So, no matter what I say, what I believe, and what I do, I’m bankrupt without love.
1 Corinthians 13:7 (but refer to the whole thing)
One of the great things about this being my blog is that I can put up whatever I feel like. Today I want to explore some ideas raised by a book I’ve been reading. I don’t fully know what I think about this book — that is, I haven’t developed a strong stance one way or another on what the author talks about. But I’m going to talk through some thoughts and see where this goes.
The book is called Alone Together: Why We Expect More from Technology and Less from Each Other, by Sherry Turkle. Google the title and you’ll get all sorts of interesting articles and discussions. Here I’m going to present some quotes, in order of appearance, that stood out for me. Perhaps taken all together, they’ll give insight into what I think. Click below the fold for the quotes. There’s a huge gap in page numbering because, after the introduction, the first half of the book explores the interactions between people and social robots, which is thought-provoking, but not my main interest at the moment.
As I think about the collection of ideas I’ve accumulated here, several things stand out: the teenager’s comment that if you answer a phone call, you might have to get in a conversation; the idea of going to the Internet for “another hit of what feels like connection”; and the idea that “we go online because we are busy but end up spending more time with technology and less time with each other.” Another hit of connection. Hmm.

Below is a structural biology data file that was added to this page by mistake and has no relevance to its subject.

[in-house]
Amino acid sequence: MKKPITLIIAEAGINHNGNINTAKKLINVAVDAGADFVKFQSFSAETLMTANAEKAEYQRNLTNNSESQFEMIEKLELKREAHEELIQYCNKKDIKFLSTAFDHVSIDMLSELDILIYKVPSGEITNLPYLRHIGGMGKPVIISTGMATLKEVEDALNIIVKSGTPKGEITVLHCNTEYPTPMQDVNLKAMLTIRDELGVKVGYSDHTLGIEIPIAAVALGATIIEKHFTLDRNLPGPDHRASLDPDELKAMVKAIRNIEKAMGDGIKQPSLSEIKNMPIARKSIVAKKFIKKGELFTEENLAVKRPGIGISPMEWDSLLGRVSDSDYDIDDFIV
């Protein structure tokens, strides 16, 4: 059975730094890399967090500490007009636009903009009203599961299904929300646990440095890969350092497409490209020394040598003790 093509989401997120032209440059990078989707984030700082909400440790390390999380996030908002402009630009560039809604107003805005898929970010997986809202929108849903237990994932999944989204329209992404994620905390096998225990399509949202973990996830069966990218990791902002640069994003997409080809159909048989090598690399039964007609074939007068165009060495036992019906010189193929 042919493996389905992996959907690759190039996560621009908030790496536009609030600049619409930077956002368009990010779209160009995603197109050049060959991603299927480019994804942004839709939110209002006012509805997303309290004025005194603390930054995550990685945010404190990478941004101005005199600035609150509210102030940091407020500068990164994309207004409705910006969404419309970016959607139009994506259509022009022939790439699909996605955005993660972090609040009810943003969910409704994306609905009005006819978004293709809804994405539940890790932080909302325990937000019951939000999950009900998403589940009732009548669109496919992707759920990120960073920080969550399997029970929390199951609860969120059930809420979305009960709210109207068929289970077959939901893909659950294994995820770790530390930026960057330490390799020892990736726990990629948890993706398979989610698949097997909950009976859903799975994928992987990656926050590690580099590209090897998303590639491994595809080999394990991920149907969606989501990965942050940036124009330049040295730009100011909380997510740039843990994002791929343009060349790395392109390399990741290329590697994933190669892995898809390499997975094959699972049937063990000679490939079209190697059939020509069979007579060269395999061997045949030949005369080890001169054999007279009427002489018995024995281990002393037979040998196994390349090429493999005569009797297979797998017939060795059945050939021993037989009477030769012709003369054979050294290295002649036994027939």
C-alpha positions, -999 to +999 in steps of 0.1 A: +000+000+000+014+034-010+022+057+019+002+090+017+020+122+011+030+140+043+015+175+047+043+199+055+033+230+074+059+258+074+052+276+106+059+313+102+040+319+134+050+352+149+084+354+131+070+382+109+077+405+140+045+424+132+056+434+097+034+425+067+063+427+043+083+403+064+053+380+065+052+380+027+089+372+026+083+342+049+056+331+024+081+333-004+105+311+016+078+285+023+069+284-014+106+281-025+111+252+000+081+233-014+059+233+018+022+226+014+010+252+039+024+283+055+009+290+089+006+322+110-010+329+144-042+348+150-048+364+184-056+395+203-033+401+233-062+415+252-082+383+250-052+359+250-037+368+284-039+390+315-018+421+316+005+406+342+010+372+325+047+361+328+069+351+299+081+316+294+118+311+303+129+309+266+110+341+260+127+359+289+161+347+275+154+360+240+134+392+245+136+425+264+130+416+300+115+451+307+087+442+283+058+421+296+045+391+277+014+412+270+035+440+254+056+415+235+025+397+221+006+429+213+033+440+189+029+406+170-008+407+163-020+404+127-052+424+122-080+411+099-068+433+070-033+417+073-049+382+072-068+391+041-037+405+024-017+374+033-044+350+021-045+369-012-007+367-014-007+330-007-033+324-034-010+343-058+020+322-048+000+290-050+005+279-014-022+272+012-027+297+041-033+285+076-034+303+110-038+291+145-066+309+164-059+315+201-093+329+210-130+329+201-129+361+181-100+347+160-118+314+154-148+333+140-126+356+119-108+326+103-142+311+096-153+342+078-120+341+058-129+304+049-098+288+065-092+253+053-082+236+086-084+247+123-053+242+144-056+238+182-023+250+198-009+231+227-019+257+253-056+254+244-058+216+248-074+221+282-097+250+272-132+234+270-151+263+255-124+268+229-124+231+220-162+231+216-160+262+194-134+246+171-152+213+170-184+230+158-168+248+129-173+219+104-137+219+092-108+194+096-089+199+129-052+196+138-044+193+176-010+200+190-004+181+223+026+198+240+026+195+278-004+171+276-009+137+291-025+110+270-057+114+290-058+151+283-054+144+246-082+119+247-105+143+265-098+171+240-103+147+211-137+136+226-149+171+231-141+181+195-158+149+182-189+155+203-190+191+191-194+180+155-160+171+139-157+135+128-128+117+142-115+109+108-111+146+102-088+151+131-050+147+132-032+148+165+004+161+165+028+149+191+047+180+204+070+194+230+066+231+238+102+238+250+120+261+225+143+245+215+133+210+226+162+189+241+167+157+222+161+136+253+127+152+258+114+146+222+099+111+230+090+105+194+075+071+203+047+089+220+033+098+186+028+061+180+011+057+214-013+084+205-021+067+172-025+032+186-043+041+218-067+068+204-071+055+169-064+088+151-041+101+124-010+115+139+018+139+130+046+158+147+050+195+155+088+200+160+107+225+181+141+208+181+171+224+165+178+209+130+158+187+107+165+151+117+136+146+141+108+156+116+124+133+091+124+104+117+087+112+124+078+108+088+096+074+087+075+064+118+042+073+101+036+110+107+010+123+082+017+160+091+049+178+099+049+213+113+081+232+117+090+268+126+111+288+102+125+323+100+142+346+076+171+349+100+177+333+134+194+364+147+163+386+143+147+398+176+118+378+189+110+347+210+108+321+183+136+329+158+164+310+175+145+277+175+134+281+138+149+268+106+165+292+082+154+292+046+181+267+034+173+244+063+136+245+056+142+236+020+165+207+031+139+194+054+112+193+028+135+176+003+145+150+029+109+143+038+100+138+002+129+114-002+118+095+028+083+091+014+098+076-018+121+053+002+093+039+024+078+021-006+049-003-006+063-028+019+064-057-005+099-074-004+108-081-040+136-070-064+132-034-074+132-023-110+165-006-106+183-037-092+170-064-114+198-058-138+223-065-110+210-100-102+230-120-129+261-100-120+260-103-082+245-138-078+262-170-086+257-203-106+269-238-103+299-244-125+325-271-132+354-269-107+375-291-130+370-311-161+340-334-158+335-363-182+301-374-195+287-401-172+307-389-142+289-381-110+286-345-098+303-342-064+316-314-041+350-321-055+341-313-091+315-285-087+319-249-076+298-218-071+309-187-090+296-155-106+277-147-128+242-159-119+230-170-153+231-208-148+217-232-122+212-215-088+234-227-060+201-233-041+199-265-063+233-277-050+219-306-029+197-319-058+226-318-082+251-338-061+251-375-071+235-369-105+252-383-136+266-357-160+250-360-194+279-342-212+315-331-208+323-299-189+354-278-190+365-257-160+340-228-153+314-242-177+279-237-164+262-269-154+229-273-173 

I think this is, by and large, true. Smartphones are great for coordinating meetups or asking your husband to bring milk home. Facebook is good for seeing a shallow skimming of your “friends'” lives. But I keep returning to the idea that people are meant for depth in relationship. The love that God holds for us and wants us to share with each other is based on relationship much deeper than text messages and Facebook statuses; it’s built, brick by brick, over time, as you spend time one-on-one with others. My sense is that we are lonely, longing for connection, and, turning to social networks, receive information instead.
Here’s what I’m doing about it. I’m calling people. I’m setting up times to meet in person, one-on-one, to just spend time together. I’m writing notes to friends, on paper, and mailing them. I’m going to ask people to check their phones at the door when they come to visit so that our time isn’t interrupted with constant distractions. I’m making an effort to reach out to people in everyday life: The mailman, the checkout person at Safeway, the receptionist at my PT office, the stranger who sits in my booth at the bakery (that story another time). I’m cutting back on Facebook time, although not cutting it out entirely, because it is good for some things. I don’t think technology is bad, and I love what it can do at times. I’m just going to try to put it in its place: Below the people in my life. No machine should be more important than a human being.